That said, I don’t believe we will see a huge increase in the number of guns on campuses. I don’t believe the University of Texas is going to turn back into the Wild West.
However, I want to argue there is something much bigger and more profound at work in this case.
Certainly, I believe conservative legislators are sincere in their belief regarding the need to promote and remove gun regulations. Yet, I do not believe that’s why campus carry came to the front of the public agenda.
My argument is that campus carry is the latest example of state legislatures, particularly conservative lawmakers, to reign in the autonomy of public colleges and universities.
As I’ve discussed before, many conservative leaders for a generation have questioned the ideological diversity on campuses believing that liberal professors seek to indoctrinate students into their political philosophy.
I grew up in North Carolina hearing Senator Jesse Helms rail on the liberal nest of Chapel Hill. These are not new complaints from conservatives.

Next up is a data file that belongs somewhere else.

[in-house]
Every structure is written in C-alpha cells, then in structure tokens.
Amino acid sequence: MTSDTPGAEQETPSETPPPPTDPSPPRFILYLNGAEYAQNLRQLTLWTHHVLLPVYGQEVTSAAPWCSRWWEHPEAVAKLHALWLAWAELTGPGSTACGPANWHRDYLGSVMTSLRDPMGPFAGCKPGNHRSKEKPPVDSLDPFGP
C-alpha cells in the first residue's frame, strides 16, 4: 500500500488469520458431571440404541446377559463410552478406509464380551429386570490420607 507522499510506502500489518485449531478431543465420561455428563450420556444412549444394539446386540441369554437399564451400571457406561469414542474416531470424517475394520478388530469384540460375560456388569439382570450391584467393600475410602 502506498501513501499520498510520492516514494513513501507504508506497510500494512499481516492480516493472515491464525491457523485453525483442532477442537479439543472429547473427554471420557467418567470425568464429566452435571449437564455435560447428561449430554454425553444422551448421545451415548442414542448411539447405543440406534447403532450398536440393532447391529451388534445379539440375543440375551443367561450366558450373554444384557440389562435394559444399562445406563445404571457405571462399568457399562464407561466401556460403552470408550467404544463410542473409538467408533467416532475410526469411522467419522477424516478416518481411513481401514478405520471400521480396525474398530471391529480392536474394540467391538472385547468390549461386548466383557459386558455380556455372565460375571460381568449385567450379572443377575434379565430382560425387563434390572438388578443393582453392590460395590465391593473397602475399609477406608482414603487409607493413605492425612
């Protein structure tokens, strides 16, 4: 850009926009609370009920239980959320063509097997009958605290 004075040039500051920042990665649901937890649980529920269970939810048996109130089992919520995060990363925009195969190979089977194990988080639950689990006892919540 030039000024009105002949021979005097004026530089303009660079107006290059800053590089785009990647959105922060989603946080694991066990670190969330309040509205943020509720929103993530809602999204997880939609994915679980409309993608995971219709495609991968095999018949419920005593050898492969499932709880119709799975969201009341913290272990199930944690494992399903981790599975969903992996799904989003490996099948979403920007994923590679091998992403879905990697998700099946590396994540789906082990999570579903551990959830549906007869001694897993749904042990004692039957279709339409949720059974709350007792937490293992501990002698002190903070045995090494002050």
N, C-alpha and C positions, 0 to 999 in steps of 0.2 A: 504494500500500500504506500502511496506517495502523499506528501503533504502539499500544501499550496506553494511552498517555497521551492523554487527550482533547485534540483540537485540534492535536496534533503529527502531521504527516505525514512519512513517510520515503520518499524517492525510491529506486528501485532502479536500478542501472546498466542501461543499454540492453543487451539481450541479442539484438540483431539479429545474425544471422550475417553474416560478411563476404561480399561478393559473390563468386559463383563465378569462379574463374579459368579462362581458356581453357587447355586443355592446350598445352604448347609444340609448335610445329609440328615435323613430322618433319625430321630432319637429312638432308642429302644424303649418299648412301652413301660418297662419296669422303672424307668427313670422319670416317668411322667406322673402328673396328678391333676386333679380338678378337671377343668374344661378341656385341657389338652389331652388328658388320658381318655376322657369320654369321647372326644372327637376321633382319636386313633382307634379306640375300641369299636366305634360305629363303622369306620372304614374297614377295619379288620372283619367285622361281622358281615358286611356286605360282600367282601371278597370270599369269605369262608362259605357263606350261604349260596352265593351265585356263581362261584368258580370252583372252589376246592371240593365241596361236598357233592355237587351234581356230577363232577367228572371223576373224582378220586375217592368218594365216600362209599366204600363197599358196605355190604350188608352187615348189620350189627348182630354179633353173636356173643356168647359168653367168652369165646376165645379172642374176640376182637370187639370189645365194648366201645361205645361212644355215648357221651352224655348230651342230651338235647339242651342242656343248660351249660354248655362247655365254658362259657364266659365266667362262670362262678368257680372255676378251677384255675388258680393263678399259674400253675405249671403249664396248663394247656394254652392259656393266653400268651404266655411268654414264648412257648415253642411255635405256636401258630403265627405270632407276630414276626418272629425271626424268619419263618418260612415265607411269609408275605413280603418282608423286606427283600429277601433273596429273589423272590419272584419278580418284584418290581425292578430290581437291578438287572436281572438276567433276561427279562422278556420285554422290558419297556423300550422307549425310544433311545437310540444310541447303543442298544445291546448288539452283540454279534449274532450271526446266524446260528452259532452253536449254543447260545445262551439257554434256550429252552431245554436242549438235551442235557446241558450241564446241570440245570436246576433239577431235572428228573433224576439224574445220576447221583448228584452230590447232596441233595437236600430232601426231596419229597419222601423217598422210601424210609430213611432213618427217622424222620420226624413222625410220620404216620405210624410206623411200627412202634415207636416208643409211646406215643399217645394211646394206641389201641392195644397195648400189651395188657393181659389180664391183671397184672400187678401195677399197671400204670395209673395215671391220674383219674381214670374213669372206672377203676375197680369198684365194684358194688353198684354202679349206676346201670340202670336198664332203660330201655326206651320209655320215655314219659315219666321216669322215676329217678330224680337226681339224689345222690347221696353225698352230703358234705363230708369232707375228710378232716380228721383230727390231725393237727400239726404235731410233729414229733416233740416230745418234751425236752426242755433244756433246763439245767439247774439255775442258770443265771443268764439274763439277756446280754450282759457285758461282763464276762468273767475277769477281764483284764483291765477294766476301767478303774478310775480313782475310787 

As Millennials come into age politically, many are adopting positions in favor of gay rights, increased social safety nets, and generally supporting Democrats at the polls.
I see campus carry among one of several examples (limiting early voting for college students as another) where Republican politicians are seeking to legislate their political views onto millennials and their higher education enablers.
The nature of public higher education is to engage in activities that political leaders find disconcerting. However, there has long been a tradition of recognizing the important work of higher education as worthy of protection from the political winds of the moment.
Institutional autonomy, the liberal arts, tenure, and academic freedom have long been rhetorical foes for politicians on both sides of the aisle.
Yet when it came to funding and support, state legislatures generally acknowledged the significance of higher education and provided needed resources.
One need not be a scholar of higher education to know that this compact is broken throughout the country.